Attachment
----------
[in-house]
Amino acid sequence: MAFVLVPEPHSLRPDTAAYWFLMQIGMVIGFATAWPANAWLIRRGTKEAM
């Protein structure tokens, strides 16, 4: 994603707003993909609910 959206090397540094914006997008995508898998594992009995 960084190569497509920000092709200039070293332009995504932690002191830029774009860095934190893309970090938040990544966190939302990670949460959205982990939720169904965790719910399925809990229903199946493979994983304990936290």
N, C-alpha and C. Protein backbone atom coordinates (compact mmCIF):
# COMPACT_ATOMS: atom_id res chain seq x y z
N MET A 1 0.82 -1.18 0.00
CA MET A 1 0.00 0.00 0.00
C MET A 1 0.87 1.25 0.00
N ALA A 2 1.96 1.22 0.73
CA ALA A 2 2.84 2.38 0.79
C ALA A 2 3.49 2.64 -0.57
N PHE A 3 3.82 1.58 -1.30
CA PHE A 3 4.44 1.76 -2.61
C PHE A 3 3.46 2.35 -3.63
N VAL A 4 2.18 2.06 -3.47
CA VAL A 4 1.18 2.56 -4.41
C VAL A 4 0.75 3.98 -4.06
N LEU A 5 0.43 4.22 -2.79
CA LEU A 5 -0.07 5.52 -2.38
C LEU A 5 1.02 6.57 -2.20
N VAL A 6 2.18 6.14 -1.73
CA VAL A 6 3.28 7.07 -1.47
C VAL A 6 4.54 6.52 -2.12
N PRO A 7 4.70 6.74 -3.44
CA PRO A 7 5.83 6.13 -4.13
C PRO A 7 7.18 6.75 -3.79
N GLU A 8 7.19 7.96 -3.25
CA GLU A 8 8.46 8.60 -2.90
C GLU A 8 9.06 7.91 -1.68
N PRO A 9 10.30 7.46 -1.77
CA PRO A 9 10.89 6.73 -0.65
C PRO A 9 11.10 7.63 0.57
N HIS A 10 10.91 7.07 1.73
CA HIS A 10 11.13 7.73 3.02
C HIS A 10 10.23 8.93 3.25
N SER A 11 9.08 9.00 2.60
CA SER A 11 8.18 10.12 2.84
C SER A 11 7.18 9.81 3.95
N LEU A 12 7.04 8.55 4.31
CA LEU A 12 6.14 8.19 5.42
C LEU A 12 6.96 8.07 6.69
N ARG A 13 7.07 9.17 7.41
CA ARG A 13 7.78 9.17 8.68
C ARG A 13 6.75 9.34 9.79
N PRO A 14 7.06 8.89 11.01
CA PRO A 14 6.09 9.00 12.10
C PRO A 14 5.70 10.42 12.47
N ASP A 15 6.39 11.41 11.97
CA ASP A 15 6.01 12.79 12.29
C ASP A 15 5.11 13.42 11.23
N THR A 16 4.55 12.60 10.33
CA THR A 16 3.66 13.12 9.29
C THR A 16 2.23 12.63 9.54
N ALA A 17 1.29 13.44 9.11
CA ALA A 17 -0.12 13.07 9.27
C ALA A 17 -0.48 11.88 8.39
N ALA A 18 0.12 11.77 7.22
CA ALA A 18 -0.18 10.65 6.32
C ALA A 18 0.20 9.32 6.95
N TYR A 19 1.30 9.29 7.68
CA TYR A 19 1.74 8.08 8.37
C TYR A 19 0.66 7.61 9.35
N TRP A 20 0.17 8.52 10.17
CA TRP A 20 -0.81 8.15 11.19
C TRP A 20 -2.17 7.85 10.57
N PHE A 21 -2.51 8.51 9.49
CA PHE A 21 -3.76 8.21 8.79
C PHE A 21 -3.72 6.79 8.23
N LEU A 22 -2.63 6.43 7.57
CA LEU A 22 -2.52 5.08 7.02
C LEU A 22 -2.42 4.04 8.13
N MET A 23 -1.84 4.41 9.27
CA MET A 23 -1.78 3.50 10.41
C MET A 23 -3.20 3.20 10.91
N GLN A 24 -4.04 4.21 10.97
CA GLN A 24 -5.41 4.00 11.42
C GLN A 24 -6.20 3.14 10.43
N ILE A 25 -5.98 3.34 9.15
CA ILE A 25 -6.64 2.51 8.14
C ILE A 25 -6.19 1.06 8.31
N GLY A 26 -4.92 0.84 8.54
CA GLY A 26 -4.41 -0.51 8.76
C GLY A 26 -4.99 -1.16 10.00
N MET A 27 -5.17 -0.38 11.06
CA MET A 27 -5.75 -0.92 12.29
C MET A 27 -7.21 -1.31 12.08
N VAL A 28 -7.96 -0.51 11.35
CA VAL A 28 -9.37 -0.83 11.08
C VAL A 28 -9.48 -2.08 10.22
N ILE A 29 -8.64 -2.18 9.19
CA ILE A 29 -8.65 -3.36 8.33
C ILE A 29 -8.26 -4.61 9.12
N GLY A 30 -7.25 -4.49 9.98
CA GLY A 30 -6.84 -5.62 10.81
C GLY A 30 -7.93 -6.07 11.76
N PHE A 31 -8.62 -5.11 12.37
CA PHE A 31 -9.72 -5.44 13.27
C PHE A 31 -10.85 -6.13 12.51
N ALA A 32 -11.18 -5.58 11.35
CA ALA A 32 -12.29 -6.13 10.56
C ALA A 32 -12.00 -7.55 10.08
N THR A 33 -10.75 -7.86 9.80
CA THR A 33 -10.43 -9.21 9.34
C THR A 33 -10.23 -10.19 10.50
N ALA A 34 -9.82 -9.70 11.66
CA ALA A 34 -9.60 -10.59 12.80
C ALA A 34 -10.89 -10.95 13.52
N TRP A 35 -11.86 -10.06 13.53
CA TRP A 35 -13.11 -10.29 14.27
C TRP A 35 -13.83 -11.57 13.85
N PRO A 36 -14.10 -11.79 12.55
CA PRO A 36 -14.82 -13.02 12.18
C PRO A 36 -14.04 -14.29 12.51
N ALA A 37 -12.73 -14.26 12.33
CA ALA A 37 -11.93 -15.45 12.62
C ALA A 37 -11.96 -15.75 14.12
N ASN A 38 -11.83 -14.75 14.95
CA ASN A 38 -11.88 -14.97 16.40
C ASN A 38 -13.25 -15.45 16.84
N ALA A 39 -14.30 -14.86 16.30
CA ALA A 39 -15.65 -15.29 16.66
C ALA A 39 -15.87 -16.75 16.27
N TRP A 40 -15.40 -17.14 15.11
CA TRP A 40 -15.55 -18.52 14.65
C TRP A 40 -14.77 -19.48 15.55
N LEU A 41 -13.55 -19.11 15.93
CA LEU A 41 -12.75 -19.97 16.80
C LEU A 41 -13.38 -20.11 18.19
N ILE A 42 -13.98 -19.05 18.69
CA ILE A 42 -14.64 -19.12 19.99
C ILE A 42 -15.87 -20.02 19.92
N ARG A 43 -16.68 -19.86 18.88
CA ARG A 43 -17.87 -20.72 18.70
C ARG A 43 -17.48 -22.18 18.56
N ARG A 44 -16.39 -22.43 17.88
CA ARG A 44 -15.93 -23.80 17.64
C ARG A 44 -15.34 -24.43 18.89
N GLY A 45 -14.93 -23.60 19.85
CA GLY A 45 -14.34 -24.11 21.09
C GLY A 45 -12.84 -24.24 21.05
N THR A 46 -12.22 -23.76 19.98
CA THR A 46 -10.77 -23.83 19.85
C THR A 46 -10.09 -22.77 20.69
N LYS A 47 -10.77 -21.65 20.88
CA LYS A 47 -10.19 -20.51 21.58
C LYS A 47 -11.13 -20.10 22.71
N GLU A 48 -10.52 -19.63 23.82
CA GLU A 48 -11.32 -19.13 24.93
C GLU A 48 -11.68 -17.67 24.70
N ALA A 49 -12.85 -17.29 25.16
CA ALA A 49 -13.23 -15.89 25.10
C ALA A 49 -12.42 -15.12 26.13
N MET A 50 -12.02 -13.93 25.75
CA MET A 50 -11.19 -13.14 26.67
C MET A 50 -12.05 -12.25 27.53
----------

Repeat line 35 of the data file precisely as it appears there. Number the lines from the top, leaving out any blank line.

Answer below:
C HIS A 10 10.23 8.93 3.25